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Ask Slashdot: Asynchronous RAID-1 Free Software Backup For Laptops?

ploppy Re:find & diff (227 comments)

Do you know anything about hard-links? Hint, you have multiple directory entries pointing to the same file (inode).

1 year,7 days
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In a Symbolic Shift, IBM's India Workforce Likely Exceeds That In US

ploppy Re:The USA exports labor because of unnecessary co (491 comments)

hiring that really bright coder 12 timezones away with good English skills ... and grabbing that talent before it fleas to a country

Unlike you then, it's flees not fleas.

about a year and a half ago
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Welsh Scientists Radically Increase Fiber Broadband Speeds With COTS Parts

ploppy Re:Yeah but ... (72 comments)

Ddywedwch means "say" not douche!

"yr hyn a ddywedwch" -> What you say

"yn debygol iawn" -> very probably

"wir" -> true

about a year and a half ago
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Ask Slashdot: Free/Open Deduplication Software?

ploppy Squashfs creates deduped and compressed archives (306 comments)

Try Squashfs which creates deduplicated and compressed filesystem archives (http://www.linux-mag.com/id/7357/ for a good journal article).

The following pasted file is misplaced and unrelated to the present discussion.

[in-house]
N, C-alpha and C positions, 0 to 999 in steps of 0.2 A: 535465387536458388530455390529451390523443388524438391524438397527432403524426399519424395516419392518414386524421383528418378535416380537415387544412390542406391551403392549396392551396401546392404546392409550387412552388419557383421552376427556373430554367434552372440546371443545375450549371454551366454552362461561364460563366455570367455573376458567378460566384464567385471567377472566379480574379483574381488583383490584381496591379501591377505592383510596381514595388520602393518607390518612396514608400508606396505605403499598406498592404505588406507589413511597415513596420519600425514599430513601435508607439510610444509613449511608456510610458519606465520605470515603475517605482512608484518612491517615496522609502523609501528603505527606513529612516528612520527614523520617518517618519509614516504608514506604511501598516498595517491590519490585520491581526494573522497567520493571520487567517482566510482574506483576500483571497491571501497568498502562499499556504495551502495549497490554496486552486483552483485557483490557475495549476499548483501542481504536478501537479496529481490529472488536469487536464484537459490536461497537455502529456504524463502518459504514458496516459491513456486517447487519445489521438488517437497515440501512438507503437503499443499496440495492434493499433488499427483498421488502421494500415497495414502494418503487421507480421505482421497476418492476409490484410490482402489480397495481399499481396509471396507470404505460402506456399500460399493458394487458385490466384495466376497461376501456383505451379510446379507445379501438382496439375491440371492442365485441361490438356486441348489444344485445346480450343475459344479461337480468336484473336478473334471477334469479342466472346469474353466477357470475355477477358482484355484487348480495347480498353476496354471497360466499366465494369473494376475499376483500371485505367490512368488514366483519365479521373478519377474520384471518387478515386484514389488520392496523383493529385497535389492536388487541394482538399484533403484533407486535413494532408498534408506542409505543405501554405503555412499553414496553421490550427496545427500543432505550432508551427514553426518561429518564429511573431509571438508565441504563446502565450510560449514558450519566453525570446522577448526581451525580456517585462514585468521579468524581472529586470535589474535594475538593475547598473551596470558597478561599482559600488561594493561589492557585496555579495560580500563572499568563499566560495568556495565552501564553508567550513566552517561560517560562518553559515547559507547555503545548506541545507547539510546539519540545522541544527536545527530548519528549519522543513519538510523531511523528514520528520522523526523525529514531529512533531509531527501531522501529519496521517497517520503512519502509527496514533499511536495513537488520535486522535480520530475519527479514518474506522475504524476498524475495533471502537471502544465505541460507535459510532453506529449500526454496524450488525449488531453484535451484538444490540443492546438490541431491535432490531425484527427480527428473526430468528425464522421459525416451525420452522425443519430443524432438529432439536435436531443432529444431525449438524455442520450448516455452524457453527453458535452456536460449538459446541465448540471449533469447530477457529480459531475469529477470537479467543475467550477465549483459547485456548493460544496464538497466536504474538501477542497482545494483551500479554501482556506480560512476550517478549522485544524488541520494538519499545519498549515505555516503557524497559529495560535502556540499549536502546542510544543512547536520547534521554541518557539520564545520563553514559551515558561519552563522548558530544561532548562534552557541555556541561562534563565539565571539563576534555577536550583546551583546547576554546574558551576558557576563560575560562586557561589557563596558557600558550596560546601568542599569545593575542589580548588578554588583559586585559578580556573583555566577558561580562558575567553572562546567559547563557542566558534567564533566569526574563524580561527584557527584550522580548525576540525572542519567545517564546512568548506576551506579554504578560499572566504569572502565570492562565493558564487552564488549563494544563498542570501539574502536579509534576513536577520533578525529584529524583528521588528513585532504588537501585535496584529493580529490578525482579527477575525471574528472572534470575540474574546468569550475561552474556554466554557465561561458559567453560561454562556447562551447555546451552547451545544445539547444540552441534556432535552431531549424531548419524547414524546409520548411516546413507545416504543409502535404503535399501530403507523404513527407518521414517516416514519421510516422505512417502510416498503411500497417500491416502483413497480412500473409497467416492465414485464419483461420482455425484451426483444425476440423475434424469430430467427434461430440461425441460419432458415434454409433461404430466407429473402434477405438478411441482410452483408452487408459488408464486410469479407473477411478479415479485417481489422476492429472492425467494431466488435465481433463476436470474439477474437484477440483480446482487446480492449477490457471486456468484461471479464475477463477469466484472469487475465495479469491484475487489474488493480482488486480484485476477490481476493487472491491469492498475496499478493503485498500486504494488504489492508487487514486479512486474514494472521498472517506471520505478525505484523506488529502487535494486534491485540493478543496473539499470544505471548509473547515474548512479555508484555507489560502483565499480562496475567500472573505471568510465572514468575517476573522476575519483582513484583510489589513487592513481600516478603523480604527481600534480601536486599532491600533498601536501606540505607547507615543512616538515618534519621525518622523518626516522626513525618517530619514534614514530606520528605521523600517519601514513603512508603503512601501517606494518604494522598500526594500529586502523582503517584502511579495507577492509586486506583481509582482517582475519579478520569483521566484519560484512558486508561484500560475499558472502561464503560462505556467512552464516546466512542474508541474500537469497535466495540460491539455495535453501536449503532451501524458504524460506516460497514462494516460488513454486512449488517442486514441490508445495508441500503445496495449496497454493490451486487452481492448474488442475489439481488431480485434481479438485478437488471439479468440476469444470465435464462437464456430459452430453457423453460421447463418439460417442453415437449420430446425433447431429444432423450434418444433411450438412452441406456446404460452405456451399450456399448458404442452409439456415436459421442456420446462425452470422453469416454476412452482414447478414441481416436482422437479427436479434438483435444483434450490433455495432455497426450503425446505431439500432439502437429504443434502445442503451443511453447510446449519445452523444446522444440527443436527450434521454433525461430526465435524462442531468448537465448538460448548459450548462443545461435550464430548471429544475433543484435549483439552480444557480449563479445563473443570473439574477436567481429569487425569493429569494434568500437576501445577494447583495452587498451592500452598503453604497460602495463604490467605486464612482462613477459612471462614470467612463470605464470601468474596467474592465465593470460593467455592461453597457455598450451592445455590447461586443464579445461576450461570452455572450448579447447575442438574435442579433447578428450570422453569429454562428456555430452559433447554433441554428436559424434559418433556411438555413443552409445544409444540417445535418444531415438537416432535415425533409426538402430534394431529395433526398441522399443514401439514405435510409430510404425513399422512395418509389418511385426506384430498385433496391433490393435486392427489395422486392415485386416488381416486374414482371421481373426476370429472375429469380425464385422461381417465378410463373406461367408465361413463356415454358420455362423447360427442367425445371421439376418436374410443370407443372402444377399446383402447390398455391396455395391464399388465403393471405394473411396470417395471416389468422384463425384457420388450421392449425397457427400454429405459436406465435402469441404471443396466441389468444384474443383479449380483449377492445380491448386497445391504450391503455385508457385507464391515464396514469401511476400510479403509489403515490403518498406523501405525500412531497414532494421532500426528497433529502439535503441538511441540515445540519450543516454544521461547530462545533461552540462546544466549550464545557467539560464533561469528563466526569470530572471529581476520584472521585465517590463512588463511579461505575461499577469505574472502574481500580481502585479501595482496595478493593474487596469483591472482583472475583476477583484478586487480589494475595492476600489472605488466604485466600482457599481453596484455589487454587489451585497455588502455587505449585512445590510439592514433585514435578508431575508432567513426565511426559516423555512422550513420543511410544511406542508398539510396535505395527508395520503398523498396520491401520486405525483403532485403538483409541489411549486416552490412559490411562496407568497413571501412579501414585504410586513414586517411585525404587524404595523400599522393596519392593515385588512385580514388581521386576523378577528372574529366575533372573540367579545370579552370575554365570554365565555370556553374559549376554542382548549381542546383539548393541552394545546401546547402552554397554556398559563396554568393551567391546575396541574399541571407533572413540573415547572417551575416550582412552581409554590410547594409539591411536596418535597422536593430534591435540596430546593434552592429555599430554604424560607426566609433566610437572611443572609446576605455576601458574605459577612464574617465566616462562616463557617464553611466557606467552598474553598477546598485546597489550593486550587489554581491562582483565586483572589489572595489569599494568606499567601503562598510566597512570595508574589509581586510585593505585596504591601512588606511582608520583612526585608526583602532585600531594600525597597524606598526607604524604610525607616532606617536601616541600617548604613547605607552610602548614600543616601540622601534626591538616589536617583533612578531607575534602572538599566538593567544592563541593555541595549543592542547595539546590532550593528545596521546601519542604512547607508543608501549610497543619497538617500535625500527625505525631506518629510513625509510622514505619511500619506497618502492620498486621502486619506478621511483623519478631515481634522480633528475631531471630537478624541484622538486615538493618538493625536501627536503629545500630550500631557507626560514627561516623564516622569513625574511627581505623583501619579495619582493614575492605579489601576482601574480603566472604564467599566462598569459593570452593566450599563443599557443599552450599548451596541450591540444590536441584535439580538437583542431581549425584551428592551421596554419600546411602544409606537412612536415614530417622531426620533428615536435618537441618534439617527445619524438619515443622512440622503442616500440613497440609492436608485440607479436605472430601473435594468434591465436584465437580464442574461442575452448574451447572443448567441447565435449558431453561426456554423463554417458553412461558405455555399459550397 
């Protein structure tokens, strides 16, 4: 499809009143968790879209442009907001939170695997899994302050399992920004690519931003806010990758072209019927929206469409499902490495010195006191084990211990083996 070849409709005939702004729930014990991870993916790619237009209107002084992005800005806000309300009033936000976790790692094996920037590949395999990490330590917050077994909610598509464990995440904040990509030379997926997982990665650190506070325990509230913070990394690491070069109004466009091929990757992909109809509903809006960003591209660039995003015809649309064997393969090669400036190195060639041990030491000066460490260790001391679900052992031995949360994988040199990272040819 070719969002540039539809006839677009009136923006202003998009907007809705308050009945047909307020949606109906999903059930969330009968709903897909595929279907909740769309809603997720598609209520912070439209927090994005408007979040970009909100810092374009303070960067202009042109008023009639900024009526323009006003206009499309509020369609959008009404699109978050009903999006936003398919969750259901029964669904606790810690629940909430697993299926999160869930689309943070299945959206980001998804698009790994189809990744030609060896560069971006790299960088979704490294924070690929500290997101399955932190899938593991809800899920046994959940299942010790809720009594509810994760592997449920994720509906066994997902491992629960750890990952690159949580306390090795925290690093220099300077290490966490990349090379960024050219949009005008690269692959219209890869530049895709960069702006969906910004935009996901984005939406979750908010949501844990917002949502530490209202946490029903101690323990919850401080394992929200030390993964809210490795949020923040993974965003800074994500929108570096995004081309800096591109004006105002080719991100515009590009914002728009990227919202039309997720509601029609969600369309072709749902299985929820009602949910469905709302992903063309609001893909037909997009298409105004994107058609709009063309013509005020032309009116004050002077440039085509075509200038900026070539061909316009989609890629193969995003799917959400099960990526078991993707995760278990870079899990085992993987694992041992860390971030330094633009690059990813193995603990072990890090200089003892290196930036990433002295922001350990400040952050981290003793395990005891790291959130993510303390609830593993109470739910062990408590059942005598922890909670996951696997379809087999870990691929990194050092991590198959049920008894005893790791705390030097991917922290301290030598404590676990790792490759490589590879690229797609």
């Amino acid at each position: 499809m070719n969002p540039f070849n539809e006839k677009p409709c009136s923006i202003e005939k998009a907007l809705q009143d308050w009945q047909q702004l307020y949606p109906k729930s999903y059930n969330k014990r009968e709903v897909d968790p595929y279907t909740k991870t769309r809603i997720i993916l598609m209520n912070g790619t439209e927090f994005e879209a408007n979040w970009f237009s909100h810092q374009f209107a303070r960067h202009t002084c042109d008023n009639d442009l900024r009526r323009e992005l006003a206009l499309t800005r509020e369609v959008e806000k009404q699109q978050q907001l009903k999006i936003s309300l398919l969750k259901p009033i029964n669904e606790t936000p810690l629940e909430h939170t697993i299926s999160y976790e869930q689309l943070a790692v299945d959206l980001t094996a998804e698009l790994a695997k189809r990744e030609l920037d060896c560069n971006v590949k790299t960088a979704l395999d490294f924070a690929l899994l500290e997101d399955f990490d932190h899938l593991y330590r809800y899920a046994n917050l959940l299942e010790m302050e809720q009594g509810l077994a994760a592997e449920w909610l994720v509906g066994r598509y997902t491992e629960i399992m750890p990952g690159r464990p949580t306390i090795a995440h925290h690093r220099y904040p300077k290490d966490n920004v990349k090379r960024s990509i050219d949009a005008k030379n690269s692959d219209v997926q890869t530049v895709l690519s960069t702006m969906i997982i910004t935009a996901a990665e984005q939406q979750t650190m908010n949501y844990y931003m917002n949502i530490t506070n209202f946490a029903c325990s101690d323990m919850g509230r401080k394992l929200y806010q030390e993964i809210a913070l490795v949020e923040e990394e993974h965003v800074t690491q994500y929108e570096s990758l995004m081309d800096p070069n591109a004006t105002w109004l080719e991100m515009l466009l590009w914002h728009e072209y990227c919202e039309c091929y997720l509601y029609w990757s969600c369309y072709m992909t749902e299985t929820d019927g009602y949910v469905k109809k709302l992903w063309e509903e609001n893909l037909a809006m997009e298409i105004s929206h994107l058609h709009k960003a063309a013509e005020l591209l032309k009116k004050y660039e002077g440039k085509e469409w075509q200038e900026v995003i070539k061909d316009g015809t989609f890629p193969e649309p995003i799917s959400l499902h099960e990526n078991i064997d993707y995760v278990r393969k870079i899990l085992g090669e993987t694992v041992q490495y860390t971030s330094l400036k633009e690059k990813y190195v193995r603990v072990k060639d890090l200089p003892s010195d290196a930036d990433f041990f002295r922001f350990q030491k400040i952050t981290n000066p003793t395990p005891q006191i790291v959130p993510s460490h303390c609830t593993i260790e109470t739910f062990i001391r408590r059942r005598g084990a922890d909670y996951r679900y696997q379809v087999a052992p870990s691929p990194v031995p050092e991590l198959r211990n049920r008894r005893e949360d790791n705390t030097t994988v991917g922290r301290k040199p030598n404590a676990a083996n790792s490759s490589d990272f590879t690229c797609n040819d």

If you're using Ubuntu, Debian, Fedora Squashfs will be already built into your distro kernel, and the squashfs-tools will also already be available in your distro repository.

more than 2 years ago
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BerliOS Software Repository Will Close At Year's End

ploppy Re:monday morning's grammar lesson. (62 comments)

Oh wow, a little Englander on slashdot, I thought you'd all be at the Tory conference in Manchester.

I describe myself first as British, secondly as a (proud) European, and lastly and hardly ever as English, for all the negative connotations people like you have given it.

Britain is a European country, it has a proud history of involvement (for the better too) with the other countries in Europe, and it is a European culture.

more than 2 years ago
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IBM Stops Disclosing US Headcount Data

ploppy Re:Umm, so what? (377 comments)

Complete twaddle. Do you really think that these jobs are going to the hundreds of thousands of Indians surviving on less than a dollar a day? They'll be going to the rich English speaking Indian middle class who could afford to go to university. You never know, but, some of those American workers may have pulled themselves out of (American levels of) poverty by getting their IT qualifications and career. It's too easy to say America rich, India poor and therefore this always justifies outsourcing American jobs.

No, I'm not American.
 

more than 4 years ago
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Does the Linux Desktop Innovate Too Much?

ploppy Re:A Benevolent Cat-Herder-for-Life is good for Li (542 comments)

Mark Shuttleworth is effectively the user every free software developer wants, because he puts his money where his mouth is. Vision is one thing, being prepared to pay for it is better.

more than 5 years ago